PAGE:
In this passage, De Quincey says that the sea is “paved” with human faces.67 The image would appear to contain a contradiction: waves and paving stones are not reconcilable. However, this is one of those images that cannot possibly be invented; it unites the prodigious ductility of the spirit with the rigidity of vision. “Towers begirt with battlements that on their restless fronts bore stars”; the gargoyle on the tower, a crocodile, has fixed his gaze for thousands of years on the sea of houses. Now all these things appear together all at once.
This ductility is not just that of the fluid element, but also that of the spirit, which, according to Luther, is “one with water and is in water”. Water not only assumes the exact shape of the rocks over which it flows, but also, merging with them, takes them along in its course; finally, the limits between water and rock are diluted. Even the fish, which the waves transport, swims over granite.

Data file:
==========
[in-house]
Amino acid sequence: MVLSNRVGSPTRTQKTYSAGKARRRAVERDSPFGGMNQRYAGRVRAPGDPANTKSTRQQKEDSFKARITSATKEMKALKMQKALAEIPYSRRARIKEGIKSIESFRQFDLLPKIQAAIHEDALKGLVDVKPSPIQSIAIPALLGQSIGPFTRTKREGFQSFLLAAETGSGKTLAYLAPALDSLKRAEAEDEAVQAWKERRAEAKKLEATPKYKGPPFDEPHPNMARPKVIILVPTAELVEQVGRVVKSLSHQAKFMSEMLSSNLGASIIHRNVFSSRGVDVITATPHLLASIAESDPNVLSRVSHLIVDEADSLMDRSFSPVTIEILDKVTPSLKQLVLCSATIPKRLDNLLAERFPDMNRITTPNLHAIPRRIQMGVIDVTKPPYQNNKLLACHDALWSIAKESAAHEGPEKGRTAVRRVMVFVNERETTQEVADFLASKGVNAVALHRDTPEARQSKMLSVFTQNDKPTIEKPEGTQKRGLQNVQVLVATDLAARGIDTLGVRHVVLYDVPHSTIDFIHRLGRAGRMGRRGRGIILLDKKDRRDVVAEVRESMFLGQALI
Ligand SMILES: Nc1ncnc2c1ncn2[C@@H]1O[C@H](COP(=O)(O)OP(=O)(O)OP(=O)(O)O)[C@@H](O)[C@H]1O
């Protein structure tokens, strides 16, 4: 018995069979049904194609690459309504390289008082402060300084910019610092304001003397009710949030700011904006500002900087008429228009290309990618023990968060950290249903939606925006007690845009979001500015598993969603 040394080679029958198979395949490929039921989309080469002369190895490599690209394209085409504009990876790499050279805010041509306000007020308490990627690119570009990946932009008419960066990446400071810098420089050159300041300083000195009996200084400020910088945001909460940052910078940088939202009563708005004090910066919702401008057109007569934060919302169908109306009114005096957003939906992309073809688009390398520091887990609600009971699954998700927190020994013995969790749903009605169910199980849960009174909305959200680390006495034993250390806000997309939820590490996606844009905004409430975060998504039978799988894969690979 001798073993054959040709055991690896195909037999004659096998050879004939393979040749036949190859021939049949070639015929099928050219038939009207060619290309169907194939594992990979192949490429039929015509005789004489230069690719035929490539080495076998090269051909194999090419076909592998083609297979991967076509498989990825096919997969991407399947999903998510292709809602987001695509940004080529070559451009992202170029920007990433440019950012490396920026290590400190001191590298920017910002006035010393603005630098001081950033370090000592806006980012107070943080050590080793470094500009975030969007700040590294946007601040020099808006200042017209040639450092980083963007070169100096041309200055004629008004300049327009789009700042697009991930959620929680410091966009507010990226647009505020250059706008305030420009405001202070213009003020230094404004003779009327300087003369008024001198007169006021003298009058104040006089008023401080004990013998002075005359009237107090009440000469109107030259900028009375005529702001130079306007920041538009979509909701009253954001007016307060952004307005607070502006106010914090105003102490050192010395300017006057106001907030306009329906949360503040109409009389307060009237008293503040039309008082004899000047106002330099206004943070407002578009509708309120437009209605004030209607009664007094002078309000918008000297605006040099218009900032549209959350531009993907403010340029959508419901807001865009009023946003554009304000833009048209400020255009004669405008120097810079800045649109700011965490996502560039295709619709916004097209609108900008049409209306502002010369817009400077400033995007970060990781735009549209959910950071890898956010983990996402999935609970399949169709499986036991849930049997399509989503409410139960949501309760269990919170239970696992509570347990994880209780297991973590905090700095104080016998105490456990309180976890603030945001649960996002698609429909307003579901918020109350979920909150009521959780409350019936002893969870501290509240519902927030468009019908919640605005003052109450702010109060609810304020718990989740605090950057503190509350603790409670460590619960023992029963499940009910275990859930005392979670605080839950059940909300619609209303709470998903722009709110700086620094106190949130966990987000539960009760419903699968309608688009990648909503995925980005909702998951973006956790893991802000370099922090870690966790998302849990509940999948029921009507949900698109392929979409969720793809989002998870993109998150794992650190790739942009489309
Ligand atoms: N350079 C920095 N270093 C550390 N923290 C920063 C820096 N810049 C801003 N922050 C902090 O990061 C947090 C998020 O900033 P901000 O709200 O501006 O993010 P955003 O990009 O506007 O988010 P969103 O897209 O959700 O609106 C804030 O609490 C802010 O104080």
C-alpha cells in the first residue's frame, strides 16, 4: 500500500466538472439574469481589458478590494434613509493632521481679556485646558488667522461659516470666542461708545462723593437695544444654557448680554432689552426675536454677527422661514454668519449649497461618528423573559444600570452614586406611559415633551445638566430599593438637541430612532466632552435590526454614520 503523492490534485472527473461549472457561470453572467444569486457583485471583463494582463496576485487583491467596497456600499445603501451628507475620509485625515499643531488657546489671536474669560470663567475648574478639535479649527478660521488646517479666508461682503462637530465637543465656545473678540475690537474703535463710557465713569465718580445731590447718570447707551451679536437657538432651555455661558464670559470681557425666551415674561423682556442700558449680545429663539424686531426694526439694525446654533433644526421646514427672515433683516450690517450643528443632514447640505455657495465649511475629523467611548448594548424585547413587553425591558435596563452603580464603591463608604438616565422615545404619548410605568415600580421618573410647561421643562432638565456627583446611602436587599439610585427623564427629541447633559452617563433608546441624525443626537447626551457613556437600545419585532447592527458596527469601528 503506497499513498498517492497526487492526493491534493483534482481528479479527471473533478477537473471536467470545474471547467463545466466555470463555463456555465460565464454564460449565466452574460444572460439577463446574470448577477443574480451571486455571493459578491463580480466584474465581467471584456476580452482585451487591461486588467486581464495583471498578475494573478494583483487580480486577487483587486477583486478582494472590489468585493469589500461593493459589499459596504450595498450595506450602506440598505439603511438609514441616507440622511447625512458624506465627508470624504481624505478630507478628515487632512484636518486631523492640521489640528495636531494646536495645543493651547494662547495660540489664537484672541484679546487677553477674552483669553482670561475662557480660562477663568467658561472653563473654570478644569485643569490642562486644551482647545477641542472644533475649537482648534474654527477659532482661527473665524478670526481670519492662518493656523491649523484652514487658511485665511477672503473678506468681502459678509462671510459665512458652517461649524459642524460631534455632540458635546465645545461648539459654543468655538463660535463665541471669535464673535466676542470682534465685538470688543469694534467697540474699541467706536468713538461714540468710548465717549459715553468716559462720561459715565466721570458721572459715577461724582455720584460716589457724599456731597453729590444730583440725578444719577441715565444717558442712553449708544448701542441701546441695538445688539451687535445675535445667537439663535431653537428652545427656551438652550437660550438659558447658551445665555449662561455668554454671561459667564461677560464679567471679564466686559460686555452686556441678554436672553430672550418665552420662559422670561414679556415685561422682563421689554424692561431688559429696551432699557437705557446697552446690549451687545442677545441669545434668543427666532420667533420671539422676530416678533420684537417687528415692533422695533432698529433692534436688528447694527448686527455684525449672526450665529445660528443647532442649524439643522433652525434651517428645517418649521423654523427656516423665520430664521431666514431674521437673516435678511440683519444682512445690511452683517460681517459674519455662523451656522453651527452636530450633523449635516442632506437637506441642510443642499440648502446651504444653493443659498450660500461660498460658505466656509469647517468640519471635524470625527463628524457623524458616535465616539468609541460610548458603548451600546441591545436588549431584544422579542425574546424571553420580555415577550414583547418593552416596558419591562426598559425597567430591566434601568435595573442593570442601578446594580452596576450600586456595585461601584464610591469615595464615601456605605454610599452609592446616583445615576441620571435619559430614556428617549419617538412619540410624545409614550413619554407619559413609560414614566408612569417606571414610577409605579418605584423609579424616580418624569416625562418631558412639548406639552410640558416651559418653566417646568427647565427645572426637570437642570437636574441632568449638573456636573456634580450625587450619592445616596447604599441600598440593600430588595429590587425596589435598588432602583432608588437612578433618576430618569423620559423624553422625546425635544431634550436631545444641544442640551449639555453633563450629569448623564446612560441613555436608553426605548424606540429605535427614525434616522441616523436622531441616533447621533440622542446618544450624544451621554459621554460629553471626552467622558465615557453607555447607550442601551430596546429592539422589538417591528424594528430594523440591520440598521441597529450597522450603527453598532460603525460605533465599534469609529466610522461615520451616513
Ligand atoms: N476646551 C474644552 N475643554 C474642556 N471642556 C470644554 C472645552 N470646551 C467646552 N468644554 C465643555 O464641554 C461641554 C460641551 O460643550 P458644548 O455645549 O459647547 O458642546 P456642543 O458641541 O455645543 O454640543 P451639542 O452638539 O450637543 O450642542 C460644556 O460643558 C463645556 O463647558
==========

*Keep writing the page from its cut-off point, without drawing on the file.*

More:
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Time passed pleasantly, although it hardly seemed to move. Thus, there are climates that we do not perceive as such, but which are directly transmuted into a feeling of well being; temperatures such as those that I have enjoyed, after sunset, at the Port of Rhodes. We feel neither cold nor hot, as in a lukewarm bath, but we do not note the weight of our body, either, our own weight. This is a pleasure that is bestowed much more frequently upon animals than upon human beings, especially upon the creatures of the sea and amphibians: “Couldst see how happy fishes live….”68
Then it became more mild, and more pleasant: it was a heat that abolished weight, and at the same time made it lighter. The cough that had tormented me for months seemed to be dispelled. This was the effect of the codeine.